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Biographical Sketch


Photograph, Thomas A. Daly (with wife and children), c. 1910. Villanova Photograph Collection. Villanova University Archives, Villanova University. Thomas Daly and Ann "Nannie" Barrett had eight children: Leonard (b. 1897), John (b. 1899), Tom Jr. (b. 1901), Anne (Nancy) Elizabeth (b. 1903), Stephen (b. 1904), Brenda (1907-1914), Frederic (b. 1908), and Frances Joan (b. 1914).

 

T. A. (Thomas Augustine) Daly
May 28, 1871 - October 4, 1948

 

Thomas Augustine Daly, more commonly known as T. A. Daly or Tom Daly, was born in Philadelphia to Irish-Catholic parents, John Anthony and Anne Victoria Duckett Daly. His mother died when he was five years old and, after living with his aunt for a few years, he was sent to attend Villanova College from 1880-1887, entering in the preparatory school at age nine. He then transferred to Fordham University for two years but left without graduating on account of his father’s illness.

Back in Philadelphia, he found a job as a clerk and then a cub reporter for the Philadelphia Record beginning in 1891. In 1898 he was hired as a business manager for the Catholic Standard and Times and aided in its growth into one of the most successful Catholic weekly newspapers in the United States. Here he also built a reputation for himself as a popular columnist and humorist. By 1903, he had begun a daily department of jokes for both the Philadelphia Press and the Philadelphia Ledger.  

After departing the Standard and Times as General Manager in 1915, Daly continued with a column in the Philadelphia Evening Ledger from 1915 to 1918 and again with the Record from 1918 to 1924. His column, "Rhymes and Ripples" appeared in the Evening Bulletin from 1929 until his death in 1948.

Alongside a prolific career as a newspaperman, Daly authored many books of poetry and prose, beginning with Canzoni in 1906. As the title suggests, Canzoni is a collection of poems and light verse –  or “songs” – mostly in a broken English of Italian-American dialect. The volume also contains verse in Irish-American and African-American dialects, as well as “straight” English. Much of the material had already appeared in newspapers, and the published collection was a large success that Daly repeated in several volumes to follow: notably with Carmina (1909), Madrigali (1912), McAroni Ballads and Other Verses (1919), and McAroni Medleys (1932).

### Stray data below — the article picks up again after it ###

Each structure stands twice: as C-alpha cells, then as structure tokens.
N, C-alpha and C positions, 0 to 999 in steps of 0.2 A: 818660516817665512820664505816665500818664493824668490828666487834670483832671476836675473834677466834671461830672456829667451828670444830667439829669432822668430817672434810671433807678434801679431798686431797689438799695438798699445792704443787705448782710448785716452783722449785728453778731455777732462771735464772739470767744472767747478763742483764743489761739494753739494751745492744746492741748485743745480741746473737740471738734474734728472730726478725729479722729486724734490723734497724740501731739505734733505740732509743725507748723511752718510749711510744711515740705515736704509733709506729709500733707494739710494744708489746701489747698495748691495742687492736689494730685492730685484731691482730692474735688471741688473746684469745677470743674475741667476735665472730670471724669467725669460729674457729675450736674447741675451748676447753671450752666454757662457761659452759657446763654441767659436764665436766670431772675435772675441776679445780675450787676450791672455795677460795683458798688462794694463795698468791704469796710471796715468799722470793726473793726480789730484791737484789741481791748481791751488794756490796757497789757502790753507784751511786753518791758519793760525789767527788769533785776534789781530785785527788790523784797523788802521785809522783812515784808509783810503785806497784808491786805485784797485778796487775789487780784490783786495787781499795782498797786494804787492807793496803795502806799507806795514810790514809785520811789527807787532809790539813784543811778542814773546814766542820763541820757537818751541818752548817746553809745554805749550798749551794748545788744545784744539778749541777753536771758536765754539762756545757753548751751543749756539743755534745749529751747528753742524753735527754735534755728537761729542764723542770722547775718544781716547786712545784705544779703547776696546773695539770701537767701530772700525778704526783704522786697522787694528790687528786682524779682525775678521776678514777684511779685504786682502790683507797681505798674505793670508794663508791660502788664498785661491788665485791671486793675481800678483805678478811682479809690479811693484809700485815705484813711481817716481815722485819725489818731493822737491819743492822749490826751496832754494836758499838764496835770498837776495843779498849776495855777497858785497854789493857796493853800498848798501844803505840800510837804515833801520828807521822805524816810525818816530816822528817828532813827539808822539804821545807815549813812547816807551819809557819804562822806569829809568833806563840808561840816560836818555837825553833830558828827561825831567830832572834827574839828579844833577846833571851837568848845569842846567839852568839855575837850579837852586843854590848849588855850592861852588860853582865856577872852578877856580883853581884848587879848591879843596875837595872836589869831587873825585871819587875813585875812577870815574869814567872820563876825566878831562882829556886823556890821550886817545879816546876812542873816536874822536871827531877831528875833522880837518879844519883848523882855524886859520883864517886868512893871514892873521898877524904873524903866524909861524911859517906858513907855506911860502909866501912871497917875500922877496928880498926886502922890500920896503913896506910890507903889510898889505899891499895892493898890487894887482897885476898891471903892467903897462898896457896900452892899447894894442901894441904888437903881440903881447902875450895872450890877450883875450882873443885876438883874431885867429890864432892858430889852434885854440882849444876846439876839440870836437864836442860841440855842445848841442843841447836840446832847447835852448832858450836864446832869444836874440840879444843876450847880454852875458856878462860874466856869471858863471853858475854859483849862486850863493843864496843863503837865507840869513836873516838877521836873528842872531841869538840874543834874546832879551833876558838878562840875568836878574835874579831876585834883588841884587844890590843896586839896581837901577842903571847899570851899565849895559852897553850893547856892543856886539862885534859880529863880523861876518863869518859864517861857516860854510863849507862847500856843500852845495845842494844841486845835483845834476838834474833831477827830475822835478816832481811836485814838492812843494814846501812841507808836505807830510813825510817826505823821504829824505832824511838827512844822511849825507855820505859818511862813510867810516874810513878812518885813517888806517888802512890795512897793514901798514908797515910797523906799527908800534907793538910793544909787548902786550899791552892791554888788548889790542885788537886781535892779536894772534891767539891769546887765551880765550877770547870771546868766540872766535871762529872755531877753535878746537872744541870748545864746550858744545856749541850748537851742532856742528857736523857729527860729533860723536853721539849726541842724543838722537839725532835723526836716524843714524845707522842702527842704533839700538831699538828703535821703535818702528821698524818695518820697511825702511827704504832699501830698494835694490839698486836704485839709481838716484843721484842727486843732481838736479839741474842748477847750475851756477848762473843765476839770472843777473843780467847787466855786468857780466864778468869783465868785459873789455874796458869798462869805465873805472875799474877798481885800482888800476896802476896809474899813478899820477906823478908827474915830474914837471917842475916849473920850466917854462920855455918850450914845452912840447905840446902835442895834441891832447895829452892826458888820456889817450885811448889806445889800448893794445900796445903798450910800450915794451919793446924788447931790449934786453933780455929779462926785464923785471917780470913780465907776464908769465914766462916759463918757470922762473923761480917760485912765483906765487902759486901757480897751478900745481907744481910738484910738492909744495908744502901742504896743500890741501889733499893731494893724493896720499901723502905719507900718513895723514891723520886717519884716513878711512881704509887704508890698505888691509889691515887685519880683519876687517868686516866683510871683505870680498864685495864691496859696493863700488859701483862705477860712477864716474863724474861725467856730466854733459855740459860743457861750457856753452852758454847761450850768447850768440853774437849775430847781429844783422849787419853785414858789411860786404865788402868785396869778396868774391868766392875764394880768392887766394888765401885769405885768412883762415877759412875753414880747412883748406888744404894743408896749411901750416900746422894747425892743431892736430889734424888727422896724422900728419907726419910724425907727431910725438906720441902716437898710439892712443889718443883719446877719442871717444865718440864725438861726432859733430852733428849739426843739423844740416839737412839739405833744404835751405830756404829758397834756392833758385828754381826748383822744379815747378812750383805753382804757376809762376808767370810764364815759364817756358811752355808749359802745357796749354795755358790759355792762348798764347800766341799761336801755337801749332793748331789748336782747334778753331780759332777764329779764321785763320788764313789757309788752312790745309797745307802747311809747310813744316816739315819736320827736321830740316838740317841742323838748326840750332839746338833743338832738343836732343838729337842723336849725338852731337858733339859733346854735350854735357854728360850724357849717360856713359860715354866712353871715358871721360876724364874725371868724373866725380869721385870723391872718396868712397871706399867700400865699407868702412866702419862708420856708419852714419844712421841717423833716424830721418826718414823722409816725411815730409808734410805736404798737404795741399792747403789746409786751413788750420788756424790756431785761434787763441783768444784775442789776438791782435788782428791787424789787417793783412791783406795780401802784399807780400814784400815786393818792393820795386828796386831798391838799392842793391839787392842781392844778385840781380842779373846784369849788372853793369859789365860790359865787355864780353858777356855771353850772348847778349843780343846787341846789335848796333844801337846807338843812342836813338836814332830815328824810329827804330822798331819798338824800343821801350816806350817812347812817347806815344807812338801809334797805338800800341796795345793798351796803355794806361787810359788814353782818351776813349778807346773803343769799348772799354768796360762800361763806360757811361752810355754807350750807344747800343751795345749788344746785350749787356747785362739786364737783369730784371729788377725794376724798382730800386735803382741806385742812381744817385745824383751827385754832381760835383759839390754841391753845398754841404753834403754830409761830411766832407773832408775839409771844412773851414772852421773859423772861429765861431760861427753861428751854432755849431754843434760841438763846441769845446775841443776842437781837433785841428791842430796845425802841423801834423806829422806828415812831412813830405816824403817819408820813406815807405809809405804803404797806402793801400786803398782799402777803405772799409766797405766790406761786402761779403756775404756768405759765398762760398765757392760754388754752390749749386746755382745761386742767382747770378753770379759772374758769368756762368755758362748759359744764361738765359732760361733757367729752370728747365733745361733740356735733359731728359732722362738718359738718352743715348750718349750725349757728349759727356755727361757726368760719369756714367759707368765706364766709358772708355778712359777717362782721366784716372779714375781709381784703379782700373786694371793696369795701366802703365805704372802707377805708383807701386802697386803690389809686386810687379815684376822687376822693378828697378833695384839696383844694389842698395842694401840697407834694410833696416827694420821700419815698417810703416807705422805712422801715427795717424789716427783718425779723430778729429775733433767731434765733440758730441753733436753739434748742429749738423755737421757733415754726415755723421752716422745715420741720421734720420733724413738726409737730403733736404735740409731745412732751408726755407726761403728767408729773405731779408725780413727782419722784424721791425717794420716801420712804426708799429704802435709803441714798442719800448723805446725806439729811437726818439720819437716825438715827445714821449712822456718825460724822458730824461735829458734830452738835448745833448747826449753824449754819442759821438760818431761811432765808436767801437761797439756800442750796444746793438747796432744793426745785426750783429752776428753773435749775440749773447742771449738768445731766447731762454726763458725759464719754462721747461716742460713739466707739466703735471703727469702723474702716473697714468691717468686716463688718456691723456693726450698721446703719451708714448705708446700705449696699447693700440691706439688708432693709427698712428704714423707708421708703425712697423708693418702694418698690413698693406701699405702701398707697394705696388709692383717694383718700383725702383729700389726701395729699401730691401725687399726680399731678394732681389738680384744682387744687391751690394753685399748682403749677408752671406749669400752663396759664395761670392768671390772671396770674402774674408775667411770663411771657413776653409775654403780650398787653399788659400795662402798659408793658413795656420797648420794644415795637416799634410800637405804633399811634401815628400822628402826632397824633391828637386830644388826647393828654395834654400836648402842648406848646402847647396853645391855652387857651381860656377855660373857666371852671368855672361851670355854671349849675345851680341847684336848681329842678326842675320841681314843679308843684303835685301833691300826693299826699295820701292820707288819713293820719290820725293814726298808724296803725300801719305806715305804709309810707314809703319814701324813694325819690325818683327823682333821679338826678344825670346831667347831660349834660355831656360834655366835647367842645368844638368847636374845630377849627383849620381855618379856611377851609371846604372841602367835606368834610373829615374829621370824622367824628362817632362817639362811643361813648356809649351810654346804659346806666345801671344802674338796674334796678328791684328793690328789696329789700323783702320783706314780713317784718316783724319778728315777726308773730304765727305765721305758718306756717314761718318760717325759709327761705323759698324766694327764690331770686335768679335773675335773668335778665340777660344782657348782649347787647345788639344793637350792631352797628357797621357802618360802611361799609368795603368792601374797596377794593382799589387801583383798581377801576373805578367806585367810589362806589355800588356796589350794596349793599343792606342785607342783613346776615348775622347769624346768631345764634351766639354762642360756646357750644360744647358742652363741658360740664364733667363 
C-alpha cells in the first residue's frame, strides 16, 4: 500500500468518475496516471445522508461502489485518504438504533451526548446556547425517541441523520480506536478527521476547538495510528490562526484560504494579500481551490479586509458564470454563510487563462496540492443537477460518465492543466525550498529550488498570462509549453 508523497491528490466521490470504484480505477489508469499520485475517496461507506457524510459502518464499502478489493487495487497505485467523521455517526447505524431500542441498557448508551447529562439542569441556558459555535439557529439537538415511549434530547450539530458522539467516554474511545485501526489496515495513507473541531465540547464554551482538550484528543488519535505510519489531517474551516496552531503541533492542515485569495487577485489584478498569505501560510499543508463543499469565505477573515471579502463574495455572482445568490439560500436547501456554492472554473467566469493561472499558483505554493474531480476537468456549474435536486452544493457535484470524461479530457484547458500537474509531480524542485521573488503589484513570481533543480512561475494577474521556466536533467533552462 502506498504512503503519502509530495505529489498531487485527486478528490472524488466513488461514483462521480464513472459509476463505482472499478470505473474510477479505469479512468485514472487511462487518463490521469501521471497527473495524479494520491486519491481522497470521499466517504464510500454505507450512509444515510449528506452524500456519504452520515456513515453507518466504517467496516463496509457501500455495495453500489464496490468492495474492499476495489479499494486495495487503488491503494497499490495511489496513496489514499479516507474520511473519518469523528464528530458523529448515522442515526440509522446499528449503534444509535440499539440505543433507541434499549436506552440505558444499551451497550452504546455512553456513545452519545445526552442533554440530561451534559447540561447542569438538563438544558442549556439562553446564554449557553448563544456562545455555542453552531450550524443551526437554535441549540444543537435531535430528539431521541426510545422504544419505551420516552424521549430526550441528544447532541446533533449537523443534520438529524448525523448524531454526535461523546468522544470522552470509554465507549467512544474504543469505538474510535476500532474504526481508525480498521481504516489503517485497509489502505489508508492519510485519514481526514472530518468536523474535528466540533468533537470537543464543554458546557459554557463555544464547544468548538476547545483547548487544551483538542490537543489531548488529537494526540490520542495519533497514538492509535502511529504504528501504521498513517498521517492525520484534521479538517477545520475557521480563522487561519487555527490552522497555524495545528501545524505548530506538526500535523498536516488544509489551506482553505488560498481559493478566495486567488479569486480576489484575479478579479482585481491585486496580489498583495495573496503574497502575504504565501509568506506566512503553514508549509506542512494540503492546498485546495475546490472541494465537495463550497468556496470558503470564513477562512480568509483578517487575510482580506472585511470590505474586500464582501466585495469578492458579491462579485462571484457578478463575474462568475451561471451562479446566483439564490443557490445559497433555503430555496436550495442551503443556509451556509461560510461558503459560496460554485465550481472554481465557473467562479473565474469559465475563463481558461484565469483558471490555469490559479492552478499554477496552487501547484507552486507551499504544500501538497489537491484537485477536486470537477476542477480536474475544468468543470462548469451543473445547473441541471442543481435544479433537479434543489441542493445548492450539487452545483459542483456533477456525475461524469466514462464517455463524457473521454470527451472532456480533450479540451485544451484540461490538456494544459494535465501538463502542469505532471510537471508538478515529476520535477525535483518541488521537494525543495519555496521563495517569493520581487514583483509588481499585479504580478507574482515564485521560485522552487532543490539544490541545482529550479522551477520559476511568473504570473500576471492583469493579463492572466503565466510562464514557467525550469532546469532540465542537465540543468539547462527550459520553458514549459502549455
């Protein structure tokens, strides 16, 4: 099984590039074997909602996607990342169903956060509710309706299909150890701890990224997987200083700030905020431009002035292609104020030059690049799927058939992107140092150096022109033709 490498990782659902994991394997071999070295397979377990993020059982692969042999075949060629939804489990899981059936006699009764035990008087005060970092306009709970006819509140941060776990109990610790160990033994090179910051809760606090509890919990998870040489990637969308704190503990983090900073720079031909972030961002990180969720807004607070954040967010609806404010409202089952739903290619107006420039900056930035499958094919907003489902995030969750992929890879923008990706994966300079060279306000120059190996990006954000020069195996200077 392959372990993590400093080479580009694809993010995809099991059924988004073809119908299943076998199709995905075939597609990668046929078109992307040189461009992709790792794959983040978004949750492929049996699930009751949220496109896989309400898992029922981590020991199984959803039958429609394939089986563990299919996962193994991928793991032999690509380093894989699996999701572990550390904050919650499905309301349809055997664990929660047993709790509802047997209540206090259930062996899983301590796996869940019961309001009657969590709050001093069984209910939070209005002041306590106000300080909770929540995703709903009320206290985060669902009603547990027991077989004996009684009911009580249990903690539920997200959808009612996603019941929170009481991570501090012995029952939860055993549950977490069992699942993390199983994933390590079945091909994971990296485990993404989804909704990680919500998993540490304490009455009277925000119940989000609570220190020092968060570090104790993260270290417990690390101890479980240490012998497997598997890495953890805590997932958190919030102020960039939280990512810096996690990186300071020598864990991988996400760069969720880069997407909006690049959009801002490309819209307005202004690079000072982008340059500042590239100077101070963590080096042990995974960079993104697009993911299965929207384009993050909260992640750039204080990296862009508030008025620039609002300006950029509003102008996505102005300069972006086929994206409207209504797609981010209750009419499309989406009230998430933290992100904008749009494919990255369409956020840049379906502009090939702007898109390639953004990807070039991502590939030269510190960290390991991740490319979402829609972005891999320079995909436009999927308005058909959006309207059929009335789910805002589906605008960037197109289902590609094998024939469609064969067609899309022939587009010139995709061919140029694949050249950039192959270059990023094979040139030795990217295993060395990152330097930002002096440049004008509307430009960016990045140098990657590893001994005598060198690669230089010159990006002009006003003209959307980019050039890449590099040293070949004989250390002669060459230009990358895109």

Daly related the origin of his popular dialect poetry to the Villanovan (January 10, 1939): “At the American Press Humorists' Convention […] at the [1904] St. Louis World's Fair, I was called on to give a speech and the only thing I could think of was an old Italian baseball story I had told before. It made a hit, and I had to tell it everywhere I went. I grew tired of it so after a while I began to write ballads on it. I had worked among Italians for a long time as a reporter, and I knew their dialect pretty well."

His volumes of verse sold widely, reaching numerous editions. He also booked many engagements as a humorous lecturer and after-dinner speaker. Daly was elected to serve as president of the American Press Humorists in 1906 and 1907. And despite not finishing his college education, he was later recognized with several honorary degrees. Fordham University granted Daly an honorary M.A. in 1901 and a Doctor of Literature in 1910. Both the University of Notre Dame in 1917, and Boston College in 1921, awarded him with honorary degrees of Doctor of Laws.

He married Ann “Nannie” Barrett in 1896, and they eventually established their home at 4939 (and then later moved to 4937) Rubicam Street in Germantown where they raised eight children. She is the “herself” to whom several titles are dedicated, and the loving subject of the biographical Herself and the Houseful: Being the Middling-Mirthful Story of a Middle-Class American Family of More Than Middle Size (1924). As noted on the book’s dust jacket, his final collection of published poems, Late Lark Singing (1946), was completed on the occasion of their golden wedding anniversary. He died two years later on October 4, 1948 and is buried in Philadelphia's Cathedral Cemetery.


 

-- Rubicam Road, Frontispiece to McAroni Ballads and Other Verses (1919). Illustration by Herbert Pullinger. An illustration accompanying a poem of the same name depicting the family's home on the edge of Wister Woods in the Germantown section of Philadelphia, Pa.

-- Signatures on front fly leaf of Villanova copy of McAroni Medleys (1932). "Here's a little book to remind Marion Prince of a Daly dinner party she attended on Thanksgiving Day, 1932. Witness our hands and seals" with illustrated doodle of hands and seals. Signatures include family members T.A. Daly, Nannie B. Daly, Stephen Daly, Nancy E. Daly, John Daly, Joan Daly, Tom Daly, Frederic Daly, and others.

-- Feeding the Animals, illustration p. 101, Herself and the Houseful: Being the Middling-Mirthful Story of a Middle-Class Family of More Than Middle Size (1925). Illustration by John Daly, second eldest son of T.A. Daly.


Sources:

- Daly, Thomas Augustine. Herself and the Houseful: Being the Middling-Mirthful Story of a Middle-Class American Family of More Than Middle Size. New York: Harcourt, Brace and company, 1924. Digital Library@Villanova University.

- Harrington, John J. "Thomas A. Daly, Philadelphia Poet Recalls Life History in Interview." Villanovan, Vol. 11 No. 11. Villanova, PA. January 10, 1939. Digital Library@Villanova University.

- Scrapbook, kept by Thomas A. Daly, 1891-1922. Digital Library@Villanova University.

- "T.A. Daly is Dead; Columnist was 77." New York Times, October 5, 1948. ProQuest Historical Newspapers: The New York Times, pg. 25.

- "Tom Daly, Rhymes and Ripples Poet and Author, Dies at 77." Evening Bulletin (Philadelphia: PA), October 4, 1948. Digital Library@Villanova University.